With members of his Cabinet behind him, President Bush on Monday said he wants to work with the new Democratic-controlled Congress, but immediately made suggestions for changes that will likely divide rather than unite lawmakers.
Among the priorities, the president said he wants to balance the federal budget by 2012, change the earmark process, reform entitlement programs and make tax cuts permanent.
"It's time to set aside politics and focus on the future," Bush said in the White House Rose Garden. "I am hopeful that Republicans and Democrats can find common ground to serve our folks, to do our jobs, to be constructive for our country."
In a guest column for The Wall Street Journal that appeared on the newspaper's Web site Thursday night, Bush said "political statements" in the form of legislation would result in a stalemate.
"Together, we have a chance to serve the American people by solving the complex problems that many don't expect us to tackle, let alone solve, in the partisan environment of today's Washington," Bush wrote.
"To do that, however, we can't play politics as usual," he said. "Democrats will control the House and Senate, and therefore we share the responsibility for what we achieve."
Bush called for a balanced federal budget that will restrain spending and focus on "the need to protect ourselves from radicals and terrorists, the need to win the War on Terror, the need to maintain a strong national defense and the need to keep the economy strong by making tax cuts permanent."
White House Press Secretary Tony Snow said Bush would discuss spending on the war in Iraq during his Jan. 23 State of the Union address.
"I think that you'll find in the State of the Union that we will move toward making expenditures in Iraq, and in the war on terror generally, including Afghanistan as transparent as possible," Snow said.
Lawmakers and the independent, bipartisan Iraq Study Group have criticized the Bush administration for funding the war through emergency supplemental bills, instead of including the costs in the administration's yearly formal budget request for running the government. That means war costs are not included in the administration's deficit calculations, and are not subject to overall spending caps. Snow said Bush wants to make spending on the Iraq war "as transparent as possible."
Bush fulfilled his 2004 campaign pledge to cut the deficit in half by the time he leaves office, actually reaching his goal three years early. That was made easier because the administration's original forecast of a $521 billion deficit in 2004 turned out to be $100 billion less. The deficit in fiscal year 2006 was $247.7 billion.
The president, who delivers his budget blueprint to Congress in February, may have trouble keeping his new pledge based on current projections from the Congressional Budget Office. The CBO is predicting the deficit this fiscal year, which ends next Sept. 30, will rise to $286 billion, and over 10 years will total $1.76 trillion.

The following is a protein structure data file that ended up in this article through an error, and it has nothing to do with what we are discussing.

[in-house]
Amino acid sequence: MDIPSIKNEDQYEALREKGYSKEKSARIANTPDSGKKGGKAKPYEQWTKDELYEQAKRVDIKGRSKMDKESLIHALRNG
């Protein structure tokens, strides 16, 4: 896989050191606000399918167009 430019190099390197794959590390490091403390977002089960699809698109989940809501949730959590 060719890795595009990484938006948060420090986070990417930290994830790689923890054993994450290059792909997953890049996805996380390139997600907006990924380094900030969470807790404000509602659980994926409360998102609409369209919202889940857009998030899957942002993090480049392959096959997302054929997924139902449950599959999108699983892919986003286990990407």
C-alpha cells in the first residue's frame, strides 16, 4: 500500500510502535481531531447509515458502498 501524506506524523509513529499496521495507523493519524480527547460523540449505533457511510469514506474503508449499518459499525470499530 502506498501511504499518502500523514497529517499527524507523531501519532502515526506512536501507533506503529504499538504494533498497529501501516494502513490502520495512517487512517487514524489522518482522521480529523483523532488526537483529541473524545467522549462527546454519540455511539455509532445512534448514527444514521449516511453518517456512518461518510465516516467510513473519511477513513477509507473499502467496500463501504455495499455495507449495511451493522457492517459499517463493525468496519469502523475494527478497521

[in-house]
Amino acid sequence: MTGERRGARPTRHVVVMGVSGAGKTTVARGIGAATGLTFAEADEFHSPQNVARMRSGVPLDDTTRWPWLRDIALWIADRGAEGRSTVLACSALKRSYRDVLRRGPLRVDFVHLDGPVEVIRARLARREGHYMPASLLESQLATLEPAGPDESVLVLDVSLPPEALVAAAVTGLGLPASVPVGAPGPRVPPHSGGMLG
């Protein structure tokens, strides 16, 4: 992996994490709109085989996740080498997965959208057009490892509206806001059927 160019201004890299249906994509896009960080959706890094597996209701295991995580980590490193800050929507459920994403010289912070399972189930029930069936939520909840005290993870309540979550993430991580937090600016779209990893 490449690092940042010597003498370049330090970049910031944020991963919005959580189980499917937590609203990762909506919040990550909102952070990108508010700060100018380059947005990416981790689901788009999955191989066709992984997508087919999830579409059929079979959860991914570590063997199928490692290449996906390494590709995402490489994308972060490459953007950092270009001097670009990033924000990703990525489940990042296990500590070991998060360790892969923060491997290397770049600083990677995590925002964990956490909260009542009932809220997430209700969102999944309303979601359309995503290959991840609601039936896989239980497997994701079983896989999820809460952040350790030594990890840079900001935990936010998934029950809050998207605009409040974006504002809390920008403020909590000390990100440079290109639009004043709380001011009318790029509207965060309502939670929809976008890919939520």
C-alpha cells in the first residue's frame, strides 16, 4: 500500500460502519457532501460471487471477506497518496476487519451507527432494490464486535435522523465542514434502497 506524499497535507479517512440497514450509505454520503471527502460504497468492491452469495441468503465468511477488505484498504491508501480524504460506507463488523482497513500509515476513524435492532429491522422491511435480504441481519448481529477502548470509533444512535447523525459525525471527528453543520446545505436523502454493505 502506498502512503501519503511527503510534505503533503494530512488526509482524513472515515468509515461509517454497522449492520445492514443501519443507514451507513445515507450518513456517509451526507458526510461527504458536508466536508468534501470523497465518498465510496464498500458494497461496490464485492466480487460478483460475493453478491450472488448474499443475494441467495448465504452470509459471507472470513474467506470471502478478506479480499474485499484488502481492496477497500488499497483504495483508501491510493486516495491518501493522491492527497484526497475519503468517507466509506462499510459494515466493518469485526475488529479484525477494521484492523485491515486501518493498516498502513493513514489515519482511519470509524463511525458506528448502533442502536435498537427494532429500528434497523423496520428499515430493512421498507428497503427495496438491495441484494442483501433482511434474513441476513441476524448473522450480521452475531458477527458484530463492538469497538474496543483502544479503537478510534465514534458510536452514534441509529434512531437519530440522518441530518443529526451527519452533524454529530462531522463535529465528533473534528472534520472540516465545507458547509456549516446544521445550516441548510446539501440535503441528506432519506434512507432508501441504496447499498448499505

Congress is expected to another emergency request for Iraq war soon. The Pentagon says it needs $100 billion more to fund the wars in Iraq and Afghanistan through the end of September, adding to the $350 billion the Iraq war alone has cost so far.
But the biggest chunk of government spending comes from entitlement programs. So far, Congress has refused to get on board any proposed changes.
Bush said Congress needs to "reform Social Security and Medicare and Medicaid so future generations of Americans can benefit from these vital programs without bankrupting our country."
One area of agreement is on the slippery and expensive pork barrel spending. According to a Congressional Research Service study, the number of earmarks in spending, or appropriations, bills went from 4,126 in 1994 to 15,877 in 2005. The value of those earmarks doubled to $47.4 billion in the same period. Earmarked projects often include roads, bridges and economic development efforts.
The 110th Congress is sworn in on Thursday and Democrats say they plan to take up ethics reform as the first order of business. Along with gift bans, travel limits and an outside panel to review ethics breaches by members of Congress, the legislation calls for full disclosure of earmarks and certification that earmarks provided would not financially benefit themselves or their spouses.
Bush said he wants to see the number and cost of earmarks cut in half this year.
"People want to end the secretive process by which Washington insiders are able to get billions of dollars directed to projects" in their districts without ever being put through the vote process, Bush said. "Congress needs to adopt real reform that has full disclosure" of sponsors, costs, beneficiaries and justification for the projects.
For his part, incoming House Minority Leader Roy Blunt said he was willing to work with Democrats on balanced budget proposals.
“The president made clear that we can balance the budget without raising taxes on hardworking families or allowing the tax relief already enacted for America's families to expire. This is a great opportunity for Republicans and Democrats to work together to eliminate the deficit and bolster economic growth," Blunt, R-Mo., said.
Sen. Charles Schumer, D-N.Y., said Democrats ran in the midterm election on a message of compromise, and they want to work with Bush.
"We hope that when the president says compromise, it means more than 'do it my way,' which is what he's meant in the past," Schumer said.
The president also said he'd like line-item veto authority to "help rein in wasteful spending and restore fiscal discipline." Bush noted that 43 governors have that power.
Bush has invited leaders of both parties and both chambers to a reception at the White House Wednesday evening. Aides say its a chance to go over his agenda informally with them and to start the New Year on a congenial note.
FOX News' Wendell Goler and The Associated Press contributed to this report.